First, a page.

CapRadio Classical and Jazz is celebrating Women in Music all month long including four spotlights on local musicians who have made an impact in our community.
Many people believe that music has transformative powers. It can get us through hard times, enhance just about any celebration and sometimes may even change how we see the world.
Sacramento pianist Natsuki Fukasawa believes that music can make us whole.
Fukasawa is a Steinway Artist and a local piano professor. She grew up in Japan and eventually moved to the U.S to study at the Juilliard School in New York. Fukasawa has performed all over the world including Europe, Scandinavia, Israel, Australia, Japan and China. She currently teaches at UC Davis, American River College and University of the Pacific, and has also taught at Sacramento State University.
Fukasawa recently spoke with CapRadio Classical Host Jennifer Reason to discuss her musical journey, the power of listening and her creative impact on the local music scene.
On what got her started in music
Well, my mother is a piano teacher, so I didn't really have a choice. I rebelled a lot in the beginning, but I'm glad I stuck with it. It's really funny because I'm 52 and for the first 50 years of my life I felt like I was practicing for the next 50 years. I hope to live a long life, you know.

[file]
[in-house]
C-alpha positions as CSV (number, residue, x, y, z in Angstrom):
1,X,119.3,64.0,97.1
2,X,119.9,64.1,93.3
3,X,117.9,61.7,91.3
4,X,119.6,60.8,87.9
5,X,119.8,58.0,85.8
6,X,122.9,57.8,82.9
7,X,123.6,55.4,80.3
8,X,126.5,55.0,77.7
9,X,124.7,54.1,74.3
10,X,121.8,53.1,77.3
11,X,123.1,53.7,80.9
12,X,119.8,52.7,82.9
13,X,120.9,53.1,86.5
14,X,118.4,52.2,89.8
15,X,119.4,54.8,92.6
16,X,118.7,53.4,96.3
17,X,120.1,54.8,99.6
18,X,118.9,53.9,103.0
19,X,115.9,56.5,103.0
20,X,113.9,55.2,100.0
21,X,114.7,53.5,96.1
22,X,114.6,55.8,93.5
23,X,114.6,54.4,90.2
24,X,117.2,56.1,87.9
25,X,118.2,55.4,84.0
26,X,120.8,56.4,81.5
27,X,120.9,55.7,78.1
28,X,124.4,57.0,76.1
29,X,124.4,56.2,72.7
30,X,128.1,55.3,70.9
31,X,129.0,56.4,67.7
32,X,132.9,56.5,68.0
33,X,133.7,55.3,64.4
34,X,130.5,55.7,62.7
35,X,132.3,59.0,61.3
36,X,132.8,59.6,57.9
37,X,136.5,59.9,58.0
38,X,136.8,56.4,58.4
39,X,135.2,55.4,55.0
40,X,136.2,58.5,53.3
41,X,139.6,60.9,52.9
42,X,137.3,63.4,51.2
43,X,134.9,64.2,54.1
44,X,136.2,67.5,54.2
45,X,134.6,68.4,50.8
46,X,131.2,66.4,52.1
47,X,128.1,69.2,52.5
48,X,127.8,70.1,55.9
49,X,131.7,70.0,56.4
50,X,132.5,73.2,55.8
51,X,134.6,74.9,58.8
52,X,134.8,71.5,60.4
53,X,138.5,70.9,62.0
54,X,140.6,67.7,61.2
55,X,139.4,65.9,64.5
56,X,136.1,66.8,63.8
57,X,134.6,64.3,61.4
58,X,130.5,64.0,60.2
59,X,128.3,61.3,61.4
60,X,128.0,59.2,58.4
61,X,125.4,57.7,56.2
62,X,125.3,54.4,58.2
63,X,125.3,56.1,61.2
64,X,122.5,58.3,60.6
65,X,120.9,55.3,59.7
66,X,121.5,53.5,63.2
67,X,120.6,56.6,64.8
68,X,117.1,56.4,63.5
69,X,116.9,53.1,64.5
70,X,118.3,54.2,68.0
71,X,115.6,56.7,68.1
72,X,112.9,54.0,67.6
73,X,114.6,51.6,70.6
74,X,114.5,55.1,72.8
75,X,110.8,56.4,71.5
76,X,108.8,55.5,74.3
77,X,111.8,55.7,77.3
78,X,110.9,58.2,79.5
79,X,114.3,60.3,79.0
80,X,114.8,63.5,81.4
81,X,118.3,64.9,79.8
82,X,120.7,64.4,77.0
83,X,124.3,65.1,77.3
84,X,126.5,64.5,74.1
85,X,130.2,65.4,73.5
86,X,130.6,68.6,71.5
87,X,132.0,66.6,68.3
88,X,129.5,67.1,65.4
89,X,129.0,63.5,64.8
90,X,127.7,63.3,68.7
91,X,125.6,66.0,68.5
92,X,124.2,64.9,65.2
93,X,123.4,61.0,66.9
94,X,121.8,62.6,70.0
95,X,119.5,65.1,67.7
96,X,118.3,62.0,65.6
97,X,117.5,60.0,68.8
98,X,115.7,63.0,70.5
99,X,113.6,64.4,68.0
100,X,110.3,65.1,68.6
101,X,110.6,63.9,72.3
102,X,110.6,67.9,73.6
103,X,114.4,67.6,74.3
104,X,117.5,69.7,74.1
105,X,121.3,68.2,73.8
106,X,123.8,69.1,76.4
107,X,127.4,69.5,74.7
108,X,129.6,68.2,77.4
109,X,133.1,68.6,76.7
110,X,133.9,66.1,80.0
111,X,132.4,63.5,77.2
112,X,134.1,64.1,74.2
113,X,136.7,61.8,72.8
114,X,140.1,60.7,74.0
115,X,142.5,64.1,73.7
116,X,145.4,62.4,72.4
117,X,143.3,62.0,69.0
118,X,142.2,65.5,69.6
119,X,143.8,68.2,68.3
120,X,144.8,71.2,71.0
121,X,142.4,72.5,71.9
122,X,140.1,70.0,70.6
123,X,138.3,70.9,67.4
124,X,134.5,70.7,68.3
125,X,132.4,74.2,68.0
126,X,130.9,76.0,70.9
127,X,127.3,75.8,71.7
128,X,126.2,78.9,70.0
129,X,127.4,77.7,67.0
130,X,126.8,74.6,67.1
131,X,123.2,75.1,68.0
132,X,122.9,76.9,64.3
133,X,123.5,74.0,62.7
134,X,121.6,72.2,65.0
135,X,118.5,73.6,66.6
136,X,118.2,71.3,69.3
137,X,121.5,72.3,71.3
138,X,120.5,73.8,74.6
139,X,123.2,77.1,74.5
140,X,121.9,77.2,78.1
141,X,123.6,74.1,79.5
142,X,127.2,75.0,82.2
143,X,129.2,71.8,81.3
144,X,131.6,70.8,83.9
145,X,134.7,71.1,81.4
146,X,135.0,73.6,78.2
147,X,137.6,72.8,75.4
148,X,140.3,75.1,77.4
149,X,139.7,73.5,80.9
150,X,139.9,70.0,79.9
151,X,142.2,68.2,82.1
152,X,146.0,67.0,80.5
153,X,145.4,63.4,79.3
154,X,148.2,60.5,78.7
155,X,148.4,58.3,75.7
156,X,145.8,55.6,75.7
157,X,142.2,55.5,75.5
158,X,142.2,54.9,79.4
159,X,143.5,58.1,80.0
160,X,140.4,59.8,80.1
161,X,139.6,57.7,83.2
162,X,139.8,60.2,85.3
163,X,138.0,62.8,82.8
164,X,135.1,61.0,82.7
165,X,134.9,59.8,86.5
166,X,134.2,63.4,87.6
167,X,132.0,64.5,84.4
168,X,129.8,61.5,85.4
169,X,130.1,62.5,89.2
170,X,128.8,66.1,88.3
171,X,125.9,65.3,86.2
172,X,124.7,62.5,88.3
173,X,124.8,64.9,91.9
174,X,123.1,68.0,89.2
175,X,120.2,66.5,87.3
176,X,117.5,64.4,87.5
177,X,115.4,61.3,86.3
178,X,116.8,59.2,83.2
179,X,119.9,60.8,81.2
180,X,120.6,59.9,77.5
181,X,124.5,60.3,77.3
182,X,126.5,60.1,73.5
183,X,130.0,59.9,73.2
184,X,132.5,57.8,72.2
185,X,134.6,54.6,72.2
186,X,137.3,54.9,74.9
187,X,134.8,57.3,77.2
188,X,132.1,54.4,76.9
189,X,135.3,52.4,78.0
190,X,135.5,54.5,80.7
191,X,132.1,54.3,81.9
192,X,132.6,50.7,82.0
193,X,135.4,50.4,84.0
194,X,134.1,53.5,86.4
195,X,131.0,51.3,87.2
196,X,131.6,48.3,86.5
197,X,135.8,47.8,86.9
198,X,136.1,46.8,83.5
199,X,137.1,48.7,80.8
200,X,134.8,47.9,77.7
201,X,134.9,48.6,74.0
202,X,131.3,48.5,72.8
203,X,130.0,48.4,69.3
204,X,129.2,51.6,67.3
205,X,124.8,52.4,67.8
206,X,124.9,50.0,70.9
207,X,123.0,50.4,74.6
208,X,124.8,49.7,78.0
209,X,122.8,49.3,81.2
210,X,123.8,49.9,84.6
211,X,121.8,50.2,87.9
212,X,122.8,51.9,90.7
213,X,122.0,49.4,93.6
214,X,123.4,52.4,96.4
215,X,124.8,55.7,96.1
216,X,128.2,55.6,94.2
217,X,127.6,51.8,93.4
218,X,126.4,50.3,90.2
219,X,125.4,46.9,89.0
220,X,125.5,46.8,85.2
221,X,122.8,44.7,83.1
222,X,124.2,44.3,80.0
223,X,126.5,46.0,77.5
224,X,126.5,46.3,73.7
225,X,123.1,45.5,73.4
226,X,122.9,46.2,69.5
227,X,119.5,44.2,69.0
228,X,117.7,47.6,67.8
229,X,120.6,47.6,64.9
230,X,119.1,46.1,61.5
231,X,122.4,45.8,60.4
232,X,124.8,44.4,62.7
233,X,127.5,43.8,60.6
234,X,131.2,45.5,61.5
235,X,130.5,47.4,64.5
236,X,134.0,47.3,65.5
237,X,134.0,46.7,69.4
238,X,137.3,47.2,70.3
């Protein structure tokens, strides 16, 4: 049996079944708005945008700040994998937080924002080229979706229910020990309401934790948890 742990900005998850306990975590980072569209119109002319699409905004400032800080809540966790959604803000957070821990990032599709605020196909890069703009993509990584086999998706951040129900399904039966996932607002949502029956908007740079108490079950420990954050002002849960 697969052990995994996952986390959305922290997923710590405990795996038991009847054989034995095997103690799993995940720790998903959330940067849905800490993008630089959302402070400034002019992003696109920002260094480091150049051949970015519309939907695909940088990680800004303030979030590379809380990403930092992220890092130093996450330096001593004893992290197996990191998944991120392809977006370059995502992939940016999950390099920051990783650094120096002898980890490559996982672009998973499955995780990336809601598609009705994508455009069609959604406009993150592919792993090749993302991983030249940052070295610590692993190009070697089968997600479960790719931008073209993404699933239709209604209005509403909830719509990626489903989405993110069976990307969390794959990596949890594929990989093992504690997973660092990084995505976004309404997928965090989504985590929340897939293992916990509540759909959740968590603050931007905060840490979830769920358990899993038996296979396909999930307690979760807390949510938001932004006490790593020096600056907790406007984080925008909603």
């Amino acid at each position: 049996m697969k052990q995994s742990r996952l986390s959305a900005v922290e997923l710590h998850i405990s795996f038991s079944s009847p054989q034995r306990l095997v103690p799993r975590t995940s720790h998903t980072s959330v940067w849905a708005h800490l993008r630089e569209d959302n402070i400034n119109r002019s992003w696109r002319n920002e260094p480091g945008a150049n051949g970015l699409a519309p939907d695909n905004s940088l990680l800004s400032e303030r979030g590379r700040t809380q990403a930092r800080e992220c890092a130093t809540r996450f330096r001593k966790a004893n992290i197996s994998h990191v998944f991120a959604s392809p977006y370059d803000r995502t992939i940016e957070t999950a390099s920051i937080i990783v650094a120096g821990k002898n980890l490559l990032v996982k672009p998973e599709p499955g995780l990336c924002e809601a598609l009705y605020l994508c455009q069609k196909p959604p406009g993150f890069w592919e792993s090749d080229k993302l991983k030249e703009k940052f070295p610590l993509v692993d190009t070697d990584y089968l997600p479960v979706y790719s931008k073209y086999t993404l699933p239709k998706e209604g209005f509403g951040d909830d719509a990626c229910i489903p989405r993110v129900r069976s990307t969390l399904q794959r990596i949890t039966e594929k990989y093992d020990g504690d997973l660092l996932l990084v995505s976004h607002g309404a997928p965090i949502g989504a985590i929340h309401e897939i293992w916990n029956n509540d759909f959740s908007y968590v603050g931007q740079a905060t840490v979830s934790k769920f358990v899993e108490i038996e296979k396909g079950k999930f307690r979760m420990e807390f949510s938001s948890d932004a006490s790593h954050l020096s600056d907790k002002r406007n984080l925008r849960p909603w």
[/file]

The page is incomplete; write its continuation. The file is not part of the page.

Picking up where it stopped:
On how music makes us better human beings
Music is so amazing. I think it's helping me to become more whole and I think that's what I want to do through my teaching. I want to help young people become more whole.
Each composer writes in such a subtly different way and from it we learn to read what they mean, what they intended. We have to become very sensitive listeners; attentive listeners to the composer, and also sensitive to others as sympathetic human beings. I think it's so important to nurture that. For me, music is helping us become better humans.
Advice on how to navigate a music career as a woman
I don't think it's just for females anymore because there is that kind of potential danger to any person who's vulnerable or young or too innocent to doubt. It doesn't matter who you are, if you want something just be careful.
On what’s special about being in the music scene in Sacramento
Sacramento is amazing because there is so much interest in music and there are so many people here who do things for the community. I just learned recently that my young high school students made a group called “Back to Bach” and they're going into schools, after school, and presenting music on their own. There are so many people like that.
On the power of music and why we should do it
You should do it. I keep telling people, if you make food well people will be around. People will come to you. Make nice music and people will come to you. Everybody should find their own music that they enjoy.
A previous version of this story misspelled the name of Natsuki Fukasawa. It has been corrected.